In business, things don’t always go as planned. What should you do when your business begins to go sideways?
Panic faster. I was once at an event with Jack Welch, the legendary former CEO of General Electric. Somebody asked Welch what his one piece of advice to entrepreneurs would be. His response? “Panic faster.”
Putting your head in the sand and hoping things will get better is a recipe for disaster. Instead, when you notice things going wrong in your business, drop everything to address the problem. Give 20% of your time to the problem, and 80% to the solution.
Be the chief storyteller. When you’re in a small, early stage business, it’s vital that you control the message. By the time you’ve hit panic mode, chances are your team are already there. Your employees are in the ring every day. They often know more about market conditions, sales trends and the state of your finances than you do. So they’re likely to see problems coming before you’re aware of them.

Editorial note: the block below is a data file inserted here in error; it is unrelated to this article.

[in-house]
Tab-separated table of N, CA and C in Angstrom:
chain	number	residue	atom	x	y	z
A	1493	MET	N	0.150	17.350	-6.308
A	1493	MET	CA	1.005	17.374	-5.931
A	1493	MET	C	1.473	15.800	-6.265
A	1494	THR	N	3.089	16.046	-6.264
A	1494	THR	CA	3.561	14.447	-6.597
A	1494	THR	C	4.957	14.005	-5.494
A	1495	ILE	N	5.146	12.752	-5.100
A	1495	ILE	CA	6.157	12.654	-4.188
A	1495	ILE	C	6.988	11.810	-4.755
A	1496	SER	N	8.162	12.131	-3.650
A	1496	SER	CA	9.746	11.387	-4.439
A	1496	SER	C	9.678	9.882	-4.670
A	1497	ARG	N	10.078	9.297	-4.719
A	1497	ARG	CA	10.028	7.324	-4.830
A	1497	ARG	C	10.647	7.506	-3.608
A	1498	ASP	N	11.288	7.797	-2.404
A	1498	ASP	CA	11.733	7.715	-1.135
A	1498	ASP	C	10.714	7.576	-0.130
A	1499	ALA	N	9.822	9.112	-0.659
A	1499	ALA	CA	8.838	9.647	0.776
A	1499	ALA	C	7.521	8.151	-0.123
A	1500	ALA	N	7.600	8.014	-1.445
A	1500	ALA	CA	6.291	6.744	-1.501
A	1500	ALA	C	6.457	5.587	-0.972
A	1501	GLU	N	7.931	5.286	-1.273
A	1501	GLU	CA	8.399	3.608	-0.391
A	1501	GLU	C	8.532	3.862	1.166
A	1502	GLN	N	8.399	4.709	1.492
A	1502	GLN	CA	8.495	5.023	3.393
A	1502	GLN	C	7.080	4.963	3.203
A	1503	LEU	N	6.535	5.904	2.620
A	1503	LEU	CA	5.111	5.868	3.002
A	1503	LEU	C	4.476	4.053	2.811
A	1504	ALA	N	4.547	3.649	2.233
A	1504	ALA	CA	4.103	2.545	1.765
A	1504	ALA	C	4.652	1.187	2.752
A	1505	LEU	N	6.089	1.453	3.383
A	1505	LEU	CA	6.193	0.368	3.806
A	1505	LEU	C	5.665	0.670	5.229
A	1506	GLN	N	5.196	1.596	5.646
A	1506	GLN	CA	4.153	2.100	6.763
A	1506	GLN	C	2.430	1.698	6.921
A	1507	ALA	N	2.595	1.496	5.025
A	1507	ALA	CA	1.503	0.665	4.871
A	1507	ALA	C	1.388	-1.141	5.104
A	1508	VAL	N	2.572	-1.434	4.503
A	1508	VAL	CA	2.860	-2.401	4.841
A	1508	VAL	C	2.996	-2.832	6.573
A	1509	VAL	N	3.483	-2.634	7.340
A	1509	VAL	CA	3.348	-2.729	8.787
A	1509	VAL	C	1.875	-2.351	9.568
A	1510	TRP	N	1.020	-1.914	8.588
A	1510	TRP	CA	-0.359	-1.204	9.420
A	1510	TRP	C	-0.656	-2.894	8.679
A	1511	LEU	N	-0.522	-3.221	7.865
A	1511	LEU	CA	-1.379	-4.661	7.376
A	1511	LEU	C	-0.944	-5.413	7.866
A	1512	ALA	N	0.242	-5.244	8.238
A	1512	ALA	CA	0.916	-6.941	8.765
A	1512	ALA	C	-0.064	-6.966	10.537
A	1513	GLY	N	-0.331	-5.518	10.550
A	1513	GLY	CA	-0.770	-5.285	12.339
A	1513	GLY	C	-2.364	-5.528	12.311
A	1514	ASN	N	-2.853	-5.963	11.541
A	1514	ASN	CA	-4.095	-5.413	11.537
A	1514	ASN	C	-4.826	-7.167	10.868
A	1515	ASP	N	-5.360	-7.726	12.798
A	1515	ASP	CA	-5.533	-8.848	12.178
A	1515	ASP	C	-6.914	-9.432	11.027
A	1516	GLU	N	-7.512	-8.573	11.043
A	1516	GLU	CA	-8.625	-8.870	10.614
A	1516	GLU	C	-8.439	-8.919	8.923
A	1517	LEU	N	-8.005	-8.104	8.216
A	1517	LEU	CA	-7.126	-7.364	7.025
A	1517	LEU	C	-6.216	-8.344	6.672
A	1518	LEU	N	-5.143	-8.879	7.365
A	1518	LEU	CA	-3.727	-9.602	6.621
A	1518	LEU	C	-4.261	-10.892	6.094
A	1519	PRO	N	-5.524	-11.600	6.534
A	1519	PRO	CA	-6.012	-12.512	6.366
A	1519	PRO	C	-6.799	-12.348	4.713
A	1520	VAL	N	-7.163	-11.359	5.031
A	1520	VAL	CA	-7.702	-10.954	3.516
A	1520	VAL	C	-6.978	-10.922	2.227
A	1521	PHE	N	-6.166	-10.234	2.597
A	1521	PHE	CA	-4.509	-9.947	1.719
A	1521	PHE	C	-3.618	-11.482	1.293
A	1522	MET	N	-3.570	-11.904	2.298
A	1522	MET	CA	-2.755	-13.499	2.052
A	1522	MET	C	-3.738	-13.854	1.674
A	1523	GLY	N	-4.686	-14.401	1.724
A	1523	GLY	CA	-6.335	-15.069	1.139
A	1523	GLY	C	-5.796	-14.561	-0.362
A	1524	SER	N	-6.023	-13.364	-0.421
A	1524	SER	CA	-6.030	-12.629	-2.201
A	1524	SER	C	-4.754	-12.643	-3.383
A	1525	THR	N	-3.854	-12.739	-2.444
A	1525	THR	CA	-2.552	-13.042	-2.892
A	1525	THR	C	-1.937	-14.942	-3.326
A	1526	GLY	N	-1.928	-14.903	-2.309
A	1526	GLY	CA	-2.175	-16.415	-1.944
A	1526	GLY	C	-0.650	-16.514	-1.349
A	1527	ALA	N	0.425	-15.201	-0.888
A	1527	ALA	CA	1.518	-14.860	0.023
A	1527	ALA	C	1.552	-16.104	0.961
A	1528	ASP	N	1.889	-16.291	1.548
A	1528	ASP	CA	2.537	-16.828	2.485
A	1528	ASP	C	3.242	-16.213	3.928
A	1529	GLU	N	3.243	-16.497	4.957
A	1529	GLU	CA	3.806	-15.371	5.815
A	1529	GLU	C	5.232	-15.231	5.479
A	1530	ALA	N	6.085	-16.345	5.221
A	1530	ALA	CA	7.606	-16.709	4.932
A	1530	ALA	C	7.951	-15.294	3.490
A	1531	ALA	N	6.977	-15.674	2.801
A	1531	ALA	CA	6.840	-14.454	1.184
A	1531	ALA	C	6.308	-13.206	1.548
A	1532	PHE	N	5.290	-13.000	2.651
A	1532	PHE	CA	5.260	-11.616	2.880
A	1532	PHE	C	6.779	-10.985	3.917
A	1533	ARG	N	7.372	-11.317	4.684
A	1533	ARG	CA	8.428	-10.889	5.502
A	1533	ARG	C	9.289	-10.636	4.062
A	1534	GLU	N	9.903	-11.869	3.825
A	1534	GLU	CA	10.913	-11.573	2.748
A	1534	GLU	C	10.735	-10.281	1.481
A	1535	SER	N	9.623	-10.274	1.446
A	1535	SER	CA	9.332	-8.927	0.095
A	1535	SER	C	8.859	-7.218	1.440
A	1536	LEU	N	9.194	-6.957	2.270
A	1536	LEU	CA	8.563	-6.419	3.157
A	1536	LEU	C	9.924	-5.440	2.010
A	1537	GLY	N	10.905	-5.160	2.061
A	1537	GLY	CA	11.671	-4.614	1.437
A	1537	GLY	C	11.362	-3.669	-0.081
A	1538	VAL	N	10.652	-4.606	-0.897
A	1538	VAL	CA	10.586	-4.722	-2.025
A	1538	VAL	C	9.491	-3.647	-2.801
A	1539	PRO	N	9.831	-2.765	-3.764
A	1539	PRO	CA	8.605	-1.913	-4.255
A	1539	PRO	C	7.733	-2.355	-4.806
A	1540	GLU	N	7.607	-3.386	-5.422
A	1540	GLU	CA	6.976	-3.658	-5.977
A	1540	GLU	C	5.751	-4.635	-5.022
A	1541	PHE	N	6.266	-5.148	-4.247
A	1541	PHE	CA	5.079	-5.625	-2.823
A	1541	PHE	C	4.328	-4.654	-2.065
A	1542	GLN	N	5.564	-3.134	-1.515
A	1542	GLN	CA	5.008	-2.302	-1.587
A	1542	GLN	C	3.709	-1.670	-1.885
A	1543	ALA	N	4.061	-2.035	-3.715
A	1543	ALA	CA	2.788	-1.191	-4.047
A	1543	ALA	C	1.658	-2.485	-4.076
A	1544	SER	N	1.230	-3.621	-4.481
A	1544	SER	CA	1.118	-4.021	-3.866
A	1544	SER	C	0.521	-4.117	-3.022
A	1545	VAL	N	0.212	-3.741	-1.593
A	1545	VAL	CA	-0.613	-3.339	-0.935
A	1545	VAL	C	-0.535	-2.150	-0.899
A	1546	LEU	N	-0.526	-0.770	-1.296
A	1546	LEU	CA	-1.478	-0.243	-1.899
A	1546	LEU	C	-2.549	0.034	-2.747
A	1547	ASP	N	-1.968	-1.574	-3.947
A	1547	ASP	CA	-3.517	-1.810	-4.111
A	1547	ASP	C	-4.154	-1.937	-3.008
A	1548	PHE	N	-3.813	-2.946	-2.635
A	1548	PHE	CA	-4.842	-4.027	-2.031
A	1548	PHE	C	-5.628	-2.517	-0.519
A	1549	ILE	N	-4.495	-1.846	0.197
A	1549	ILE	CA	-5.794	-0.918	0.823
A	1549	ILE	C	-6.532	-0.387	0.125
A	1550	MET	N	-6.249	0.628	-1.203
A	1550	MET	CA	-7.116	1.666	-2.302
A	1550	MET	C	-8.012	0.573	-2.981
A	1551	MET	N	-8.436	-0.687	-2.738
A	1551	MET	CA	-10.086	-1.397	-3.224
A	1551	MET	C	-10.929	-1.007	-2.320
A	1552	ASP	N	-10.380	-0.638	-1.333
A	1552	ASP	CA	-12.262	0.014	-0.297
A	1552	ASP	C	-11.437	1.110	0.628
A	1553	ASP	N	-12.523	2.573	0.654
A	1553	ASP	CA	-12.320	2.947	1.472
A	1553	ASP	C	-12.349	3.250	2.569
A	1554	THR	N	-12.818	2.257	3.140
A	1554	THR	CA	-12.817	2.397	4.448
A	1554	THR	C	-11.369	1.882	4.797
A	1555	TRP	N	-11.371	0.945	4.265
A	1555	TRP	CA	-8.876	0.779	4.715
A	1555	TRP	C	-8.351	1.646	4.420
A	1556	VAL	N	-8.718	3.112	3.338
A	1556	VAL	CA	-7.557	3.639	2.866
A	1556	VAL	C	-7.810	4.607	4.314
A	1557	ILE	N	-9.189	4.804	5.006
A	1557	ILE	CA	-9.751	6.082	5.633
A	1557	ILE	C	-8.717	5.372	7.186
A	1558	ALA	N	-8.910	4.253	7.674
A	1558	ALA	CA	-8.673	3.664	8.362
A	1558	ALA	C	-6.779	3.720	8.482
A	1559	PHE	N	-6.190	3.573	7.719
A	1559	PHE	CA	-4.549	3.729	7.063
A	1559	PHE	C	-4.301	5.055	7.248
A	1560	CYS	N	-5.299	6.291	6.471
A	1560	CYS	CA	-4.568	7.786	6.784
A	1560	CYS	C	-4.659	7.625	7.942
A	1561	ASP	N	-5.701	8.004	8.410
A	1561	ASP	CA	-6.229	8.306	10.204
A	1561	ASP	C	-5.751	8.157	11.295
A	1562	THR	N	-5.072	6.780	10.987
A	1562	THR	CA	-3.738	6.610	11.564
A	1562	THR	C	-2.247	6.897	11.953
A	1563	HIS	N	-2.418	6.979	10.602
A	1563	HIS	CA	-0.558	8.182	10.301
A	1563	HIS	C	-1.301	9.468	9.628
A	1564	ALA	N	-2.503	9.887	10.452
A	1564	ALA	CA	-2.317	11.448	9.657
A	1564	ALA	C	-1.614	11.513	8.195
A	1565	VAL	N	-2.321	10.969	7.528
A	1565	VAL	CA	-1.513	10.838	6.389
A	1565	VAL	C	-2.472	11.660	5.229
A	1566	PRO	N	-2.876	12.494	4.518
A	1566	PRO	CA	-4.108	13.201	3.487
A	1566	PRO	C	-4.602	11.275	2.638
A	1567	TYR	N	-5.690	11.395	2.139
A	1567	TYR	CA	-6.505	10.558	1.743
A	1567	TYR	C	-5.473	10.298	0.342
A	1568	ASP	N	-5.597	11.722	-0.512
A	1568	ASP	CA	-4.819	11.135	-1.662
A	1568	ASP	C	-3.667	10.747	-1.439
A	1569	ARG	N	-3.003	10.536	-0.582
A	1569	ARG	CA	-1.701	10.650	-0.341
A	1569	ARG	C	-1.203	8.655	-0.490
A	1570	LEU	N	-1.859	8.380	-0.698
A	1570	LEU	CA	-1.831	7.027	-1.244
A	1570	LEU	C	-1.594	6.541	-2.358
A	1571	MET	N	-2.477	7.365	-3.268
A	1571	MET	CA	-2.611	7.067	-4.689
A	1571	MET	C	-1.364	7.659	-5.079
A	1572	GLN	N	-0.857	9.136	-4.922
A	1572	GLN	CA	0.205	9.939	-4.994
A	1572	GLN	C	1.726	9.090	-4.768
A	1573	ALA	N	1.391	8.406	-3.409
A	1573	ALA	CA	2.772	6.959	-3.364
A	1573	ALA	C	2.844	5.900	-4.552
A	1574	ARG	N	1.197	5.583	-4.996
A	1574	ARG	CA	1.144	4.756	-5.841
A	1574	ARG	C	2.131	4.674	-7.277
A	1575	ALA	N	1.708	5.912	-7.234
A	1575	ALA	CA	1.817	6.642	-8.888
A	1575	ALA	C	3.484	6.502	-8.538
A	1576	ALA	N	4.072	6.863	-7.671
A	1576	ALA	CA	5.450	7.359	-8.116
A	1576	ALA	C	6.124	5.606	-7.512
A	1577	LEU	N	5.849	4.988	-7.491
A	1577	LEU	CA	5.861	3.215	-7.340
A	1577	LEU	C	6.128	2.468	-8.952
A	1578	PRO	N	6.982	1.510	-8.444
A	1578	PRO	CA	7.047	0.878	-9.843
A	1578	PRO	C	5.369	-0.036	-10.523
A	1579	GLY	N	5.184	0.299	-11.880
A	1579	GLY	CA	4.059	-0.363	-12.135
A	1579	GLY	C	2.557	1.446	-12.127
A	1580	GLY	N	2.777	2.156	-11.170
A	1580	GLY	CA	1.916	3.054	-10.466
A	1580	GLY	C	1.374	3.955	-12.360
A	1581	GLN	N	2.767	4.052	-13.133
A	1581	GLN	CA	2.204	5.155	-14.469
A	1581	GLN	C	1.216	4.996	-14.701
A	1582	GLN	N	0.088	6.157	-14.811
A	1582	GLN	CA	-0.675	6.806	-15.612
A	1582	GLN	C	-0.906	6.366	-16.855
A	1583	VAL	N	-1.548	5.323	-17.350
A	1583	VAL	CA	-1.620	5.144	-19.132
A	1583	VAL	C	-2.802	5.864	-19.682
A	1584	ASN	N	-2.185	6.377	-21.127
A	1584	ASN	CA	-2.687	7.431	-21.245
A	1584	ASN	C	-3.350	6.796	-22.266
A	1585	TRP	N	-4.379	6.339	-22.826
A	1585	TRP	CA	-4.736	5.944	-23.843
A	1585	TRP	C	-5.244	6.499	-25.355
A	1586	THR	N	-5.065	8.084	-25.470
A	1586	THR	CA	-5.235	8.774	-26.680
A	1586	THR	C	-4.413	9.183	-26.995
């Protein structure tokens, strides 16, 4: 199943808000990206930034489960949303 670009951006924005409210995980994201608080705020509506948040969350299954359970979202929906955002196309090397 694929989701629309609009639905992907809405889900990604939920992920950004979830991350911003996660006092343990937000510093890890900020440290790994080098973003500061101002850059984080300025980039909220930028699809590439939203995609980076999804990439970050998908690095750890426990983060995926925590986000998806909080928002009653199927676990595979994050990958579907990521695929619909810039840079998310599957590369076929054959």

When things start to go sideways, get in front of your team. They will have three questions you need to address:
- What’s going on?
- How does this affect me?
- Will I lose my job?
Address these questions, then redirect everyone’s attention away from the problem and onto finding a solution.
Ask for input. Make the most of your employees’ talents and what they know about the business. You’ll often find that your team already have ideas to solve the problem. Give them the space to speak up and share. Problem solving as a team should be part of your company’s culture. If it’s not already, then crisis point is an excellent opportunity to build teamwork into your business culture.